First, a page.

Fact or Myth: Does Osteoporosis and Drinking Milk Have A Connection?

This is a fact.

And one of the more inexplicable health paradoxes of our time. It has been shown that osteoporosis and milk leads to a stronger risk of developing osteoporosis.

10 million Americans are diagnosed with osteoporosis, a degenerative bone condition that leads to an estimated 1.5 million bone fractures each year.

Osteoporosis has traditionally been linked to bone mineral density (BMD), which is the measurement of calcium in the bones. The higher your BMD, the stronger and denser your bones, and the less chance you have of developing osteoporosis…or so it was thought.

The Western medical establishment is baffled by the fact that countries whose populations consume the most milk and dairy products have higher rates of osteoporosis than countries whose populations consume very little milk and dairy.

Average BMD levels are, as expected, higher in those countries with a substantial intake of dairy. Citizens of countries such as Peru, Japan, China and Poland, which have notoriously low calcium intakes, have much lower BMD levels. No contradiction there.

The confusion arises when we analyze the osteoporosis and milk together. For instance, China consumes an average of 8 kilograms of milk a year – that’s 246 kilograms less than the amount consumed in the United States – yet the United States has six times as many hip fractures per year as China.

Consider the results of a twelve-year Harvard medical study. 78,000 women drank the USDA recommended three glasses of milk per day, but ended up having more broken bones than those who rarely drank milk.

Another study published in the American Journal of Edipemiology measured the rate of bone fractures in elderly Australian men and women. Results showed that participants who consumed larger quantities of dairy suffered from more bone fractures than those on a limited dairy diet. osteoporosis and milk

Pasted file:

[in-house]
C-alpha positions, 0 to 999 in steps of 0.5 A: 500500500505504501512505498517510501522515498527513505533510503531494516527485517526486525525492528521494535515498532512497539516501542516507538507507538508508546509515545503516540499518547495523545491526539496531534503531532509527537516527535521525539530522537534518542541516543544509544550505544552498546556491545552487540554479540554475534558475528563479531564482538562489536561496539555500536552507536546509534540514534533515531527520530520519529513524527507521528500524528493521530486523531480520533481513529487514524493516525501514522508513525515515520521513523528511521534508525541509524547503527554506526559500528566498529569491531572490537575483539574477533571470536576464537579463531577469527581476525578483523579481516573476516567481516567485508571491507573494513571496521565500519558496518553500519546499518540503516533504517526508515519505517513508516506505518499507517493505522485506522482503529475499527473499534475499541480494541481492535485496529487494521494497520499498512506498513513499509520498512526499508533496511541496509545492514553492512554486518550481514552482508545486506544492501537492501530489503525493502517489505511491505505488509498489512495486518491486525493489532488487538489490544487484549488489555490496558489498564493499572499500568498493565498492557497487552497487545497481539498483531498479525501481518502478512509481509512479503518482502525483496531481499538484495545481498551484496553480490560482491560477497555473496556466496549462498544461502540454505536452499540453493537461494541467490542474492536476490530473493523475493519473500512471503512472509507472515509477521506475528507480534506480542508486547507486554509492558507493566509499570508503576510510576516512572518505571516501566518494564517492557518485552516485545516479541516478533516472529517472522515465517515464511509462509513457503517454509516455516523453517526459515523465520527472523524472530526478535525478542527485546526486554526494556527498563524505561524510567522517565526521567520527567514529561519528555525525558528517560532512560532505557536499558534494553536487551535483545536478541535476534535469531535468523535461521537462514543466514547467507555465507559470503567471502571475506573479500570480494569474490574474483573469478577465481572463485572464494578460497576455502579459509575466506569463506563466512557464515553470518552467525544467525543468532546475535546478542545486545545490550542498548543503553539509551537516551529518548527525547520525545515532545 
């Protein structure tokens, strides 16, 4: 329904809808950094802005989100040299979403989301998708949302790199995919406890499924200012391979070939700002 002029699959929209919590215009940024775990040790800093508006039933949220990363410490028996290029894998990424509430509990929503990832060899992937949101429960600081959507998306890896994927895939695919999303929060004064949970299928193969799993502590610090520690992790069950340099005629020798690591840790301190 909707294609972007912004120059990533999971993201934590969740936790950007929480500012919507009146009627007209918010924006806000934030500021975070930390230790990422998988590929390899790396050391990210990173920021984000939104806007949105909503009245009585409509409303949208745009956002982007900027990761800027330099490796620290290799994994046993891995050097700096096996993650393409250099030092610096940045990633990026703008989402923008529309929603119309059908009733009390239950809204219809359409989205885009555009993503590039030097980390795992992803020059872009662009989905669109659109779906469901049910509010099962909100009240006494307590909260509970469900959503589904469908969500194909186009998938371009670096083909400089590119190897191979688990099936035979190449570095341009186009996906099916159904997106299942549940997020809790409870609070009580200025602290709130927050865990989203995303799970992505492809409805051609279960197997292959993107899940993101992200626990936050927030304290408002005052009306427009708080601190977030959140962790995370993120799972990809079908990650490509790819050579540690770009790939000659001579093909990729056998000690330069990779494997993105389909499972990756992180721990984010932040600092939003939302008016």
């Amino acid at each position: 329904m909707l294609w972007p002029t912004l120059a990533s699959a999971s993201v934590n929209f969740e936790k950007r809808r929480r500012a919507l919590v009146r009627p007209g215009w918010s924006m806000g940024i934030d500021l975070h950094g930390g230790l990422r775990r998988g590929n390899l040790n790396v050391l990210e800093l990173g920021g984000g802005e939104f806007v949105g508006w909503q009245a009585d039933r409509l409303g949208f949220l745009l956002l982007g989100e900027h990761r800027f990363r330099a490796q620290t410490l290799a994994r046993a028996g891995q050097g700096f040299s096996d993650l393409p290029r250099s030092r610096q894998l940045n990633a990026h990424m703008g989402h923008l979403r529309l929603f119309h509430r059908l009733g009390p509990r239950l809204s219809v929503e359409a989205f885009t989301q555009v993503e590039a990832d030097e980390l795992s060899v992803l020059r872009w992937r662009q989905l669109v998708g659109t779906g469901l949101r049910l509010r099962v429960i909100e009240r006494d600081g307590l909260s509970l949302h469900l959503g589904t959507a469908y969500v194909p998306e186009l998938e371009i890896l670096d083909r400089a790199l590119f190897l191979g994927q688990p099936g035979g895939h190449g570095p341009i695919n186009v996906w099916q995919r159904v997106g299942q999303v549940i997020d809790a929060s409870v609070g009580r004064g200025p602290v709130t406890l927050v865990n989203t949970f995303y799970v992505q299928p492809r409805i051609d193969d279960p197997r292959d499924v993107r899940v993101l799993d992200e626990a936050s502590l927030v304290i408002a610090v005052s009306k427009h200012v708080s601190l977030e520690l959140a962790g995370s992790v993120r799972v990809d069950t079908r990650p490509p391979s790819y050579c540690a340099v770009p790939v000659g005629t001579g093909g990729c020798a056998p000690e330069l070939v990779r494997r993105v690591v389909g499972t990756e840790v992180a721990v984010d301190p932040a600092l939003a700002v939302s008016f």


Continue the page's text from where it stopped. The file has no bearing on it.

The verdict: Large amounts of calcium, while promoting denser bones and a high BMD, do not protect against the damaging effects of osteoporosis, and can in fact contribute to the advancement of the disease.

What can possibly explain this paradox?

The answer lies in the very nature of bones. Bones are never in a state of rest, but are continually breaking down and rebuilding.

There are two cells responsible for bone formation: osteoclasts and osteoblasts. Osteoclasts locate and dissolve old bone in need of regeneration, and osteoblasts fill in the leftover spaces in order to build new bone.

When there is an imbalance in the amount of osteoclasts and osteoblasts, osteoporosis develops. Large amounts of calcium consumed over extended periods of time encourage osteoblasts to build more bone than necessary. Unfortunately, the supply of osteoblasts eventually becomes depleted. The osteoclasts continue to break down old bone, but there are not enough osteoblasts to fill in the missing spaces, leaving brittle bones susceptible to fractures.

While calcium intake is important – calcium does support strong teeth and bones, regulate blood clotting and heart rhythm, and transmit nerve impulses – too much calcium can have adverse effects.

Rather than absorbing higher than necessary amounts of calcium, try some of the following tips to help protect your bones against fractures:

  • Engage in weight-bearing activities such as hiking, dancing, jogging and weightlifting.
  • Monitor your vitamin D intake: Look for a multivitamin that contains 800 to 1,000 IU of vitamin D
  • Eat green, leafy vegetables high in vitamin K
  • Lower caffeine, soda and sugar consumption
  • Avoid eating high-protein diets
  • Take a multivitamin with vitamin A from beta-carotene only.